your Cairn a breath bad enough to gag a maggot! The most serious results can
come from severe periodontal disease causing abscesses and in the most
severe cases systemic diseases such as blood poisoning(septicemia) which can
be life threatening. While some dogs, like some people, seem to be naturally
immune to plaque and tartar buildup, most are prone to some effect. Recent
research indicates that 85% of all dogs and cats over four years of age have
periodontal disease. Some compulsive chewers of hard rubber and nylon toys
tend to keep their teeth well cleaned. Most, however, should have their
teeth cleaned when necessary. How do you know if your Cairn needs its teeth
cleaned? Look for swelling, redness, yellowing teeth, deposits, and bad
breath. Since few Cairns will sit still for a teeth cleaning, very few
owners do this themselves. While there are some Professional Groomers who
will attempt this, most cleaning is done under sedation or anesthesia by
Vets. When your Cairn goes to the Vets for a checkup, make sure that the Vet
checks the teeth; many do not. If they need to be cleaned, get it done. This
is important! You can help the process of this examination. Most Cairns
don't like having people, especially strangers, prying their mouths open and
will kick up a fuss when they try. Perhaps this is why many vets neglect
this important health check. Accustom your Cairn to regular mouth
inspections. Invite your friends and relatives to have a look! You may be
considered a little weird but it's worth it. Show Dogs are trained to allow
the Judge to examine their bites and are blasÚ about it. We achieve this by
accustoming them to mouth examinations from puppyhood. They all learn the
"Show Teeth" command very early.
An important characteristic of the breed is
the expressiveness of its eyes. This is a look of alertness and intelligence
that is achieved not only through proper eye size, shape, placement, and
color, but also through proper grooming. The hair on the forehead should be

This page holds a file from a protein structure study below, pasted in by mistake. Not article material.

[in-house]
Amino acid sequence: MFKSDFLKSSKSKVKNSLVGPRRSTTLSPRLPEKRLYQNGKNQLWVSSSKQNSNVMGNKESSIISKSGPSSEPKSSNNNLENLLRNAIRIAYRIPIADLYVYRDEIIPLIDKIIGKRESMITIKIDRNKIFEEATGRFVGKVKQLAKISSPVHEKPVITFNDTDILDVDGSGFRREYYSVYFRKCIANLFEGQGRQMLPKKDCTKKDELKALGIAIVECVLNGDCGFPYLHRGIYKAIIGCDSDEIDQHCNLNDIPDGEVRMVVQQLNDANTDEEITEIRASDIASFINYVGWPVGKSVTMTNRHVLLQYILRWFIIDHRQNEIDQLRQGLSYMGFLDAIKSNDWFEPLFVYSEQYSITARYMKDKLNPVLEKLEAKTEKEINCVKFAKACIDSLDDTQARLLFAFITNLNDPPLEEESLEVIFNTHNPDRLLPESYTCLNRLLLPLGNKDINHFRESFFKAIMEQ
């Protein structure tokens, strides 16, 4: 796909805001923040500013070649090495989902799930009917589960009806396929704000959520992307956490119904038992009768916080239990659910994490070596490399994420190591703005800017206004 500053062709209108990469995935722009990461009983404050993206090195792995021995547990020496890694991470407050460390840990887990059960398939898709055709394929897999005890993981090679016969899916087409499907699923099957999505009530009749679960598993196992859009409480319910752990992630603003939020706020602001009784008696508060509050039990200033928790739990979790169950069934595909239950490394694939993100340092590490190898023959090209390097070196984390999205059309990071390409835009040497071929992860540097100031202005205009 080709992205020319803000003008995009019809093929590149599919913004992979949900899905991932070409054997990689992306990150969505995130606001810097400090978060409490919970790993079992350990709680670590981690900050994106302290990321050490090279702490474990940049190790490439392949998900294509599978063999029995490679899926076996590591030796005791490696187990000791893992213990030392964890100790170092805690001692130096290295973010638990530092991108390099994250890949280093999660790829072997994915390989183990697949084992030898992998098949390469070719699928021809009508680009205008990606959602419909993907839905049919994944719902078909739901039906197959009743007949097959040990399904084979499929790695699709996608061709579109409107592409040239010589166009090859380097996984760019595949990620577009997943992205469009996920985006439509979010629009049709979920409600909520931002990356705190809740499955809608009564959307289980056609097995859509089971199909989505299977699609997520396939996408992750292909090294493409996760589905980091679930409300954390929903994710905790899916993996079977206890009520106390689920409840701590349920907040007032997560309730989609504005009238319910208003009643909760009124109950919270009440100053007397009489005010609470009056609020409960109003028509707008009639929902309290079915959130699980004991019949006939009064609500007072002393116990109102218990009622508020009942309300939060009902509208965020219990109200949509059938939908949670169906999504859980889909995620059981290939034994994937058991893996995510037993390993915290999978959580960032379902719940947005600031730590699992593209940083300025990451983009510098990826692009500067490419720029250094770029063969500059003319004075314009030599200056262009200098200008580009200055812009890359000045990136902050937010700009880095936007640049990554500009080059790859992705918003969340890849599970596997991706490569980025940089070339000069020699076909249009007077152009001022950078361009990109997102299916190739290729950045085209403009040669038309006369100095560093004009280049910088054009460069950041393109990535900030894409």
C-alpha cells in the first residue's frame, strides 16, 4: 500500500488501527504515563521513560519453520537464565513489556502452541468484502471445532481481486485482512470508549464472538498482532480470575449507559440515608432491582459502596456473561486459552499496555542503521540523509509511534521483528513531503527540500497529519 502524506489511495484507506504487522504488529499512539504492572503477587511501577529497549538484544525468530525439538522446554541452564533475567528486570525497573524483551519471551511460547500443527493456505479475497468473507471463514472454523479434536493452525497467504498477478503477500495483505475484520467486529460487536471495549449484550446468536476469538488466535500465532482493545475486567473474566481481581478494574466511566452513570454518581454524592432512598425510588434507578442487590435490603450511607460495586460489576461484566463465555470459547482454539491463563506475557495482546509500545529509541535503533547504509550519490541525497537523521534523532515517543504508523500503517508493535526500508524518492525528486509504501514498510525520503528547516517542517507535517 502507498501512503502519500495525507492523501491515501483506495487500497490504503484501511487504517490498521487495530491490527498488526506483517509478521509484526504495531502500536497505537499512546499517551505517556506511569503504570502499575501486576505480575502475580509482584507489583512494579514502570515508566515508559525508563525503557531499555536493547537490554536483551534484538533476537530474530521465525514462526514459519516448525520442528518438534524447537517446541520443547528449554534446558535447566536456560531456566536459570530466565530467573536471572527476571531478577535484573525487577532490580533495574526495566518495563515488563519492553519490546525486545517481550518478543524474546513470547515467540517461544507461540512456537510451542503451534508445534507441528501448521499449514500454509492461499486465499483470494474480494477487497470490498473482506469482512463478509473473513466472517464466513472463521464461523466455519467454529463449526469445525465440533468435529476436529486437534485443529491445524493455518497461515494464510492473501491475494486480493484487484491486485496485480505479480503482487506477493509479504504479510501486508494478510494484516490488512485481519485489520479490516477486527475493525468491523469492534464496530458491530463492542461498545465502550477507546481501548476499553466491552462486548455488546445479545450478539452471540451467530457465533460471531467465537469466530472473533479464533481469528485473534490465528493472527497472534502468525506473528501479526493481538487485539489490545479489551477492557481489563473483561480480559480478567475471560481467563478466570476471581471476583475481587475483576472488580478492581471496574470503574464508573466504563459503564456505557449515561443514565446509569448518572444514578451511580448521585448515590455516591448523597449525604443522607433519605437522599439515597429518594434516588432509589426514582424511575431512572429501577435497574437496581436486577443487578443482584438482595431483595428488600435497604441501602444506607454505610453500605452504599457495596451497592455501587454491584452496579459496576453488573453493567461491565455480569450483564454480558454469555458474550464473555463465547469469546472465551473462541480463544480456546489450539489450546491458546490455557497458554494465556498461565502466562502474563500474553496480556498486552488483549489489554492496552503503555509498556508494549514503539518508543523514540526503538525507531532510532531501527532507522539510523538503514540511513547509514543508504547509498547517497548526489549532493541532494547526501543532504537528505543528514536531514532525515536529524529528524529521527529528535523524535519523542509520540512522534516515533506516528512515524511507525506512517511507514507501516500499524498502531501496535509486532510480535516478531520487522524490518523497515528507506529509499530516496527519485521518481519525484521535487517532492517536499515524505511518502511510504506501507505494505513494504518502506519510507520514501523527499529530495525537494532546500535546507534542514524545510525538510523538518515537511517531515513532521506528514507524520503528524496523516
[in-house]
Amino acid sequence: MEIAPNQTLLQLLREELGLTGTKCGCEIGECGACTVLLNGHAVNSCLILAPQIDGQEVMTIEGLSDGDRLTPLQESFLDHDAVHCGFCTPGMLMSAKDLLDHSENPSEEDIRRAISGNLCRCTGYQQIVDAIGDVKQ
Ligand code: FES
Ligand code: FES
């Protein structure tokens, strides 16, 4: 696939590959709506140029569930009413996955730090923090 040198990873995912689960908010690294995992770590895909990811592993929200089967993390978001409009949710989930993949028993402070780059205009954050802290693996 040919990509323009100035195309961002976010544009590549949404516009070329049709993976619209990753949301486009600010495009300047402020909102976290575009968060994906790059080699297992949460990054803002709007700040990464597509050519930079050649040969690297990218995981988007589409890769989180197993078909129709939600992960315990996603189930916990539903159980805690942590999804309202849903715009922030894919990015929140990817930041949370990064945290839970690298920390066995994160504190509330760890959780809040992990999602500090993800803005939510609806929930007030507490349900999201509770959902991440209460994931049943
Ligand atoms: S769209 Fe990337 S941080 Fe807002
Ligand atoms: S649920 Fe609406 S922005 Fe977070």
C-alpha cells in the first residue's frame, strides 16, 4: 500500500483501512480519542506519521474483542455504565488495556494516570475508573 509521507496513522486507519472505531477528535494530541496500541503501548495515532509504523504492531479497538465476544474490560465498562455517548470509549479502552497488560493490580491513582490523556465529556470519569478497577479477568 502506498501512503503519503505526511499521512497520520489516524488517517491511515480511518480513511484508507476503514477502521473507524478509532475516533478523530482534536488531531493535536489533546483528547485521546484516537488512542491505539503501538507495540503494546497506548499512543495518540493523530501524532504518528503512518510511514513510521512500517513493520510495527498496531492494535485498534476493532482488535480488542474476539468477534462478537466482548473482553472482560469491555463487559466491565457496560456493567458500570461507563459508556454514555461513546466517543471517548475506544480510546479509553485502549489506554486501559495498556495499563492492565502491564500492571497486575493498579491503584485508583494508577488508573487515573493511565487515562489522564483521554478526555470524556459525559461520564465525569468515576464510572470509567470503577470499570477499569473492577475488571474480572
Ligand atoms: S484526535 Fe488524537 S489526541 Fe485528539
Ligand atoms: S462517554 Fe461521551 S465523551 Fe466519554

profuse but not so long that it droops down and obscures the eyes.
Conversely, it should not be so short that the eyes appear to be too
prominent and starey. The proper length is that which frames and enhances
the expressiveness of the eyes. This is usually a length where the forehead
hair is long enough to curve a bit forward but not to droop down. Similarly,
the hair on the muzzle and between the eyes should be trimmed so that the
eyes aren't obscured. The best way to do all this is to hold your Cairn's
chin whiskers firmly between the fingers of one hand and carefully pull
overlong hairs with the other. Your Cairn won't like this. Trimming with
fine thinning shears works pretty effectively here but doesn't look as good
nor does it last as long.
Use this opportunity to check for other conditions that need attention.
It isn't rare to find foreign matter In the eyes that cause discomfort and a
dull expression. Remove this by bathing or gently swabbing the eye with a
saline solution. You can buy this in the eyecare section of your drug store
or make it at home by dissolving l/8th tsp. salt in 8 oz of warm water).
Another fairly common condition found at this time is weeping from the tear
ducts. This weeping causes a crusty buildup at the inner margins of the eyes
that causes discomfort, hair loss, and skin reactions. This should be gently
washed off with saline. While this condition is usually caused by a reaction
to foreign matter in the eye or by minor colds, it could be a result of a
clogged or deformed tear duct. This is a fairly common problem in the small,
short-muzzled breeds. If this condition persists, your Vet should be
consulted. The most serious condition to check for at this time is "dry eye"
(Keratoconjunctivitis Sicca). While pretty rare, it is more common in Cairns
than in most other breeds. Here, the eye reduces or stops its production of
tears. When this happens, the eye looks dry and dull, and the dogs blinks a
lot and tends to avoid bright lights. If untreated, the condition causes
great discomfort and corneal ulcerations and always leads to blindness.
Unfortunately, even the best treatments aren't always successful.
Grooming the Ears
A Cairn's ears are one of its most expressive
features. A Cairn whose ears are covered with long, droopy hair loses a lot.
Fortunately, grooming the ears for proper appearance is a pretty easy thing
to do. The best way is to use your fingertips or a fine stripping knife to
pull the long hair off the TOP THIRD ONLY of both ears; both font and back.
Hold the base of the ear steady with your other hand as you do this. Cairns